Novo Nordisk unveiled new data for its long-acting insulin Tresiba at the American Diabetes Association 77th Scientific Sessions.
Investigators performed the first randomized, double-blind, treat-to-target, event driven trial named DEVOTE that tested Tresiba against insulin glargine U100 on 7,367 patients with type 2 diabetes with a high risk of cardiovascular (CV) disease over the course of two years.
Novo’s insulin product is a once-daily long-acting form of the diabetes treatment designed to improve glycemic control in patients that are one years of age or older. The insulin glargine U100, also known as Lantus, is a rival therapy prescribed for adults diagnosed with type 2 diabetes as well as adults and pediatric patients with type 1 diabetes to help control high blood sugar.
The Danish drugmaker revealed Tresiba achieved the primary endpoint of non-inferiority indicating patients taking this drug were no more likely to suffer from a significant adverse CV event like a non-fatal stroke or non-myocardial infarction.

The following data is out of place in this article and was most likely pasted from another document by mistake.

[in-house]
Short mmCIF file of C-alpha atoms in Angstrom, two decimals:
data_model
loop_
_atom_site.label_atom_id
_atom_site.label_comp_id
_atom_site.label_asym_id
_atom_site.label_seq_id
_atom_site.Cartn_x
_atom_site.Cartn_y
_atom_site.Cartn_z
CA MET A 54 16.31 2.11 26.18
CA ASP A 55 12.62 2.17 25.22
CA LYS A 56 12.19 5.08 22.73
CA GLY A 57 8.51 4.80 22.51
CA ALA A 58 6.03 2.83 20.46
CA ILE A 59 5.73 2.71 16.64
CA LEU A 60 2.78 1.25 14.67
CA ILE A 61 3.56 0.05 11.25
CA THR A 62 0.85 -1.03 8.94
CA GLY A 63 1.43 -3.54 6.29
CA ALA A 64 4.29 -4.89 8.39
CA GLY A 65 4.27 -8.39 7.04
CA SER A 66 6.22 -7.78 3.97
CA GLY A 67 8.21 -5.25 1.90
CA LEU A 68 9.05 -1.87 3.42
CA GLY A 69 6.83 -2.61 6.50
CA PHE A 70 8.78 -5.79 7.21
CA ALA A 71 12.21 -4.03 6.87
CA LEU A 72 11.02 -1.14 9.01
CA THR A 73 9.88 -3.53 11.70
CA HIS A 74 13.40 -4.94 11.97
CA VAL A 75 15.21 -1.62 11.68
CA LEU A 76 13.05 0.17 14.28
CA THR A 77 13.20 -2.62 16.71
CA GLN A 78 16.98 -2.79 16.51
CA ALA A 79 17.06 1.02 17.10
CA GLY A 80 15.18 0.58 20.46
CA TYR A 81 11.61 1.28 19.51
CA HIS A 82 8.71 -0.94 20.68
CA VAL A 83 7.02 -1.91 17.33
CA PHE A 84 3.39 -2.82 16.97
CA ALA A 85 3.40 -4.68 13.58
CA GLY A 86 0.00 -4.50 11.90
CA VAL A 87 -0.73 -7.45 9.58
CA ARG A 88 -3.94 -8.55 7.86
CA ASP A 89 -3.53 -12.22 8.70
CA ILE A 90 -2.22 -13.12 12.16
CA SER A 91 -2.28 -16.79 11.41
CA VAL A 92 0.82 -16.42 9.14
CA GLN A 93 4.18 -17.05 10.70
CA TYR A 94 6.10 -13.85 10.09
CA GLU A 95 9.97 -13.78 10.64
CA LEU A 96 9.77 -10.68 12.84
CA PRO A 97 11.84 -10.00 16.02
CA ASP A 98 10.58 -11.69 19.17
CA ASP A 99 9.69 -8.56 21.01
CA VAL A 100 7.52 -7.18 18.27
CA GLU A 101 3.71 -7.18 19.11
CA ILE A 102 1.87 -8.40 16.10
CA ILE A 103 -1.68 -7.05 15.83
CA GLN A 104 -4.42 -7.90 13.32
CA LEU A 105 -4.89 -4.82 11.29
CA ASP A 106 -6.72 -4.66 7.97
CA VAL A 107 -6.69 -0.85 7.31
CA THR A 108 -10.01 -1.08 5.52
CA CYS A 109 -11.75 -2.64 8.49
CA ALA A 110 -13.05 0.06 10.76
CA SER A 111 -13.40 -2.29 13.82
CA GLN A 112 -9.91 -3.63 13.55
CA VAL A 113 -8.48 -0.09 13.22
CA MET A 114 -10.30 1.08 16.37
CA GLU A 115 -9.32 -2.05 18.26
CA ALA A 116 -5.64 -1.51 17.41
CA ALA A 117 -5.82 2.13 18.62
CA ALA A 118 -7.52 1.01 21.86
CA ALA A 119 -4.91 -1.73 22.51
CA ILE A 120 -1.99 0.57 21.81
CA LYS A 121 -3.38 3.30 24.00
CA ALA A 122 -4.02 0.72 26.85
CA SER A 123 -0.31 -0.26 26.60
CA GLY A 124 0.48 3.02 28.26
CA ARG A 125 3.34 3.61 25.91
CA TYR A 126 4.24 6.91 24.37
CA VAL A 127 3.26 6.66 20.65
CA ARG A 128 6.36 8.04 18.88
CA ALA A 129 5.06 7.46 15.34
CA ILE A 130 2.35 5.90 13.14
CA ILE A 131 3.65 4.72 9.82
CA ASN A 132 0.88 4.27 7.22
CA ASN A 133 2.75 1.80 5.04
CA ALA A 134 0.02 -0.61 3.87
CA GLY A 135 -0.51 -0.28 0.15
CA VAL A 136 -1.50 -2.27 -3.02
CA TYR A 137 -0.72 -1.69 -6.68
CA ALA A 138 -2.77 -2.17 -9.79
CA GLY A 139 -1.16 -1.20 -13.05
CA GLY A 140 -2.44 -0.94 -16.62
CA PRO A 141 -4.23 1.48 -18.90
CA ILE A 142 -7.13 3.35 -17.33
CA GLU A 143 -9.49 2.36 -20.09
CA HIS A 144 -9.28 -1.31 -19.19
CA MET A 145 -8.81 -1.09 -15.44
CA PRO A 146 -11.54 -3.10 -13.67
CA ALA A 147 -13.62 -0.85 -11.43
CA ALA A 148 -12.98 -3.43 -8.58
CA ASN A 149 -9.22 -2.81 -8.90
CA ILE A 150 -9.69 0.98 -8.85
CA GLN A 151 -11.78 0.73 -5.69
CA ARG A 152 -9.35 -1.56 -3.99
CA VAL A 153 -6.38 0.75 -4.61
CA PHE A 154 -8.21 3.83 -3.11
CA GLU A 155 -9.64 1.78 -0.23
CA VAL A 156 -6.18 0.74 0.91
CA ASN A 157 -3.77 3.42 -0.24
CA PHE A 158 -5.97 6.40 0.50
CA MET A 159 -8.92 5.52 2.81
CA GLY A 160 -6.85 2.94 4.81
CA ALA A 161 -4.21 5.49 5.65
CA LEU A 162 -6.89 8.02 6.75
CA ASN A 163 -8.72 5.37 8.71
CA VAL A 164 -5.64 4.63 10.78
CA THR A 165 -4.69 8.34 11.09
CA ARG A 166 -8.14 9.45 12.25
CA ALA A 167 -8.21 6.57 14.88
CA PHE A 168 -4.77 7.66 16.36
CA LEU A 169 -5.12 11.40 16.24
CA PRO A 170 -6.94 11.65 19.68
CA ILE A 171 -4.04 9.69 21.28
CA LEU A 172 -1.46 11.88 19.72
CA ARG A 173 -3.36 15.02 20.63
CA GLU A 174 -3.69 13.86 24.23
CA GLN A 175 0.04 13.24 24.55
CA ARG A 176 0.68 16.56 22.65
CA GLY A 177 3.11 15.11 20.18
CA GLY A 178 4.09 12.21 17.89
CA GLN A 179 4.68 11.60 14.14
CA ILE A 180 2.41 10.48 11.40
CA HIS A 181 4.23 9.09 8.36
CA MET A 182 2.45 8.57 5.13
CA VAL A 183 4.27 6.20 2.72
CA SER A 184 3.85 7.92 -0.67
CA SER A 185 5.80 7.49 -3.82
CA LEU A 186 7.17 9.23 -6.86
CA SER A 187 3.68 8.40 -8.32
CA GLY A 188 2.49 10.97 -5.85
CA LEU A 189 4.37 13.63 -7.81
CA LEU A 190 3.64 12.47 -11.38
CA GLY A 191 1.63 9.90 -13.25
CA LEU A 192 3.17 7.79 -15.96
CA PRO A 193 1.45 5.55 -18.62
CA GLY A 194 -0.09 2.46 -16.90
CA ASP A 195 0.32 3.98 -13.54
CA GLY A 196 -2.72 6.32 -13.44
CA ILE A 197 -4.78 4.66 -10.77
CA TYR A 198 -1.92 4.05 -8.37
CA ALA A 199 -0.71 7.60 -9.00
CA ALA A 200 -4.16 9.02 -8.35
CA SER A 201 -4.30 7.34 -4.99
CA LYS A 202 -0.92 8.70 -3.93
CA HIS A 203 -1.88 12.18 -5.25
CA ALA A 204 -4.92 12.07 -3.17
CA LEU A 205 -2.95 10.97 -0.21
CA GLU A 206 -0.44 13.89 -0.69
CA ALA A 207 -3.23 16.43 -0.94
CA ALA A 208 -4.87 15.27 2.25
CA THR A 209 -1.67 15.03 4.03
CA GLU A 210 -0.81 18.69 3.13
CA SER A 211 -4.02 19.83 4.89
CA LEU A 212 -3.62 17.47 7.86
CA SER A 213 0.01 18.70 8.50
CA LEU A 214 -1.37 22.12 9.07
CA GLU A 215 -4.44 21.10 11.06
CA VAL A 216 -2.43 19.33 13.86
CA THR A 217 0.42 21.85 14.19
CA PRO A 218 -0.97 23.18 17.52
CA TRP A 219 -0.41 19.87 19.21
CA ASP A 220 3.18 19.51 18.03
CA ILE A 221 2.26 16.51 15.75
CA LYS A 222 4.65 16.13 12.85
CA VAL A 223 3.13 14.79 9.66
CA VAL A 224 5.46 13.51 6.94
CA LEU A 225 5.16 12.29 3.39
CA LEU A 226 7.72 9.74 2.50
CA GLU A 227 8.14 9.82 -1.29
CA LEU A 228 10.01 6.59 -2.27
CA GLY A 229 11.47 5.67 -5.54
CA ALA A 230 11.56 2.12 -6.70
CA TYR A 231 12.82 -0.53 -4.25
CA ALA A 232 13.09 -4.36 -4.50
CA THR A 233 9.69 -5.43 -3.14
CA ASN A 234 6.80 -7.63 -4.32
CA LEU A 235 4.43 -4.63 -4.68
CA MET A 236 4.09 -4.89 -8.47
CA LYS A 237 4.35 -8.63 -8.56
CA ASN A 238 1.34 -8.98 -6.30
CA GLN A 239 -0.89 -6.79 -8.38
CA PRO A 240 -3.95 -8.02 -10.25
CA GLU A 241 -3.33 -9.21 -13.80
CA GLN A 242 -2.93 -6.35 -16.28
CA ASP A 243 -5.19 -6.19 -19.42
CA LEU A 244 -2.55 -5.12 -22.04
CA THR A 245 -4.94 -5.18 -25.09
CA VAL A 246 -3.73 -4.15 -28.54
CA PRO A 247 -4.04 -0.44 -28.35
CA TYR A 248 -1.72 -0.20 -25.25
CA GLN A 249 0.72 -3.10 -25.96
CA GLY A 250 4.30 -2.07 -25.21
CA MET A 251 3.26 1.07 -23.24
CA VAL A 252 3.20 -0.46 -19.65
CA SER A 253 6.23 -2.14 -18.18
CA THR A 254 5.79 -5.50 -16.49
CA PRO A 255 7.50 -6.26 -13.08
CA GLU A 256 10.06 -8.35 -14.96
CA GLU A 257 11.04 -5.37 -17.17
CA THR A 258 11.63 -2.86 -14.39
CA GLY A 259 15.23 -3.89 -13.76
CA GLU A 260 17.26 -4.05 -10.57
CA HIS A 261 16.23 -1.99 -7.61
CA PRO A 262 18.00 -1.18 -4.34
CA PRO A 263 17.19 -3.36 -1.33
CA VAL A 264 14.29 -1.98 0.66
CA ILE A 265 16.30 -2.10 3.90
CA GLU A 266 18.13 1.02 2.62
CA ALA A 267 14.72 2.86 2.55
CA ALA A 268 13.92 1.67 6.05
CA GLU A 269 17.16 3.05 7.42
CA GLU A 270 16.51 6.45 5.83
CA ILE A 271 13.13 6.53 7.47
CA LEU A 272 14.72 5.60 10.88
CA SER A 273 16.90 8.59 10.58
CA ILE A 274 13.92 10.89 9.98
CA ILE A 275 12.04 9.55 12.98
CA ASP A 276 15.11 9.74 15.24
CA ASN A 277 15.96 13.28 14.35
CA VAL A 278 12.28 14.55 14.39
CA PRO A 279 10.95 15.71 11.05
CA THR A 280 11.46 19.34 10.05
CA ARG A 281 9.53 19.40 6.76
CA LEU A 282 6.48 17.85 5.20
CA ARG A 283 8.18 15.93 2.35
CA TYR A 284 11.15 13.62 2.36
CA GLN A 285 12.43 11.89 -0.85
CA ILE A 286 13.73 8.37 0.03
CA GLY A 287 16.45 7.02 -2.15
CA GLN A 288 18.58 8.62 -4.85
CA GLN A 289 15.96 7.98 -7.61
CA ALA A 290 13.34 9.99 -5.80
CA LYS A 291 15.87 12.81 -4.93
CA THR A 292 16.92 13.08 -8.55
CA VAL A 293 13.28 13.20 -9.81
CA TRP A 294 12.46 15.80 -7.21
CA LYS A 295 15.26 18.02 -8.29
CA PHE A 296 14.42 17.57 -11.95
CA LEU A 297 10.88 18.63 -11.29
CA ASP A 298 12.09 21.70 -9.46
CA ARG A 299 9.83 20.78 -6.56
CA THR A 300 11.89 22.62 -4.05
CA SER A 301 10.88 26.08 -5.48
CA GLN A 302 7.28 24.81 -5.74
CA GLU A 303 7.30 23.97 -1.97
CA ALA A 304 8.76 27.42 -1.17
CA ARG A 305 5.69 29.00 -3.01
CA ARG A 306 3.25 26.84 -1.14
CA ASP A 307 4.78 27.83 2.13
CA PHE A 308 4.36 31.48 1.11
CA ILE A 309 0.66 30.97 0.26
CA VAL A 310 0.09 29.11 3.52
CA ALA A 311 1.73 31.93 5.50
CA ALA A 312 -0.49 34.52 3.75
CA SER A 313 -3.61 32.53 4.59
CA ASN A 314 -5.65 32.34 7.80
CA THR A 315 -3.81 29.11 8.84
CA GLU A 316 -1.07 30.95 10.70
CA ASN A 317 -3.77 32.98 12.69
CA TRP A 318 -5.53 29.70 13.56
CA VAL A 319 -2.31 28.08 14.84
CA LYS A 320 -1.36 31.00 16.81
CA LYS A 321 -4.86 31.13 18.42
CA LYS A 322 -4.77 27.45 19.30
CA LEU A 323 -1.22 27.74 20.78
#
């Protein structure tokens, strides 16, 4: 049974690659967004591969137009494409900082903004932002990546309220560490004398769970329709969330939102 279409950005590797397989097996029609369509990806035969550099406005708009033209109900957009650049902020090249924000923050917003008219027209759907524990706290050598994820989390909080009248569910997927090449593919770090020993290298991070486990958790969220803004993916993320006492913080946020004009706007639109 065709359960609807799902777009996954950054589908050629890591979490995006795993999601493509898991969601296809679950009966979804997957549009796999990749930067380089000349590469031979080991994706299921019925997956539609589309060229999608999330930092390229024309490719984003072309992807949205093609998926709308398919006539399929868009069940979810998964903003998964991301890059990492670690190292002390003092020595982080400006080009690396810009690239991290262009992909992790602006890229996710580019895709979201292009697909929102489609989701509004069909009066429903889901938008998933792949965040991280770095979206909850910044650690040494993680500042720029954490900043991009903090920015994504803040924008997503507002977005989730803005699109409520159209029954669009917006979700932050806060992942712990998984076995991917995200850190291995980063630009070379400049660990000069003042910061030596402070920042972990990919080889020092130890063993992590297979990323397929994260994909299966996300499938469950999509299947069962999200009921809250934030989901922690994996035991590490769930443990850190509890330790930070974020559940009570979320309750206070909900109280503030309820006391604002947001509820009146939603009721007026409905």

Furthermore, Novo Nordisk’s medication met the secondary endpoints of the trial by producing a 40 percent reduction in severe hypoglycemia rates while nocturnal severe hypoglycemia rates dropped by 53 percent, according to the announcement.
“In the DEVOTE trial…[Tresiba]…demonstrated no increase in the risk of major cardiovascular events and significant reductions in the rates of severe and nocturnal severe hypoglycaemia compared to insulin glargine U100,” said Dr. Bernard Zinman of the Lunenfeld-Tanenbaum Research Institute, Mount Sinai Hospital, Toronto, Canada and member of the DEVOTE Steering Committee. “Risk of cardiovascular disease and hypoglycaemia are important concerns for those with type 2 diabetes and the results from DEVOTE add to the mounting evidence that will play an important role in treatment decisions.”
Another one of Novo’s products, Xultophy 100/3.6, was able to achieve a noticeable impact on hypoglycemia levels. An estimated 66 percent of patients taking Xultophy 100/3.6, reached an A1c target of below 7 percent while there was also an 89 percent reduction in severe hypoglycemic events.
Results from the DEVOTE trial were published in The New England Journal of Medicine.
Filed Under: Drug Discovery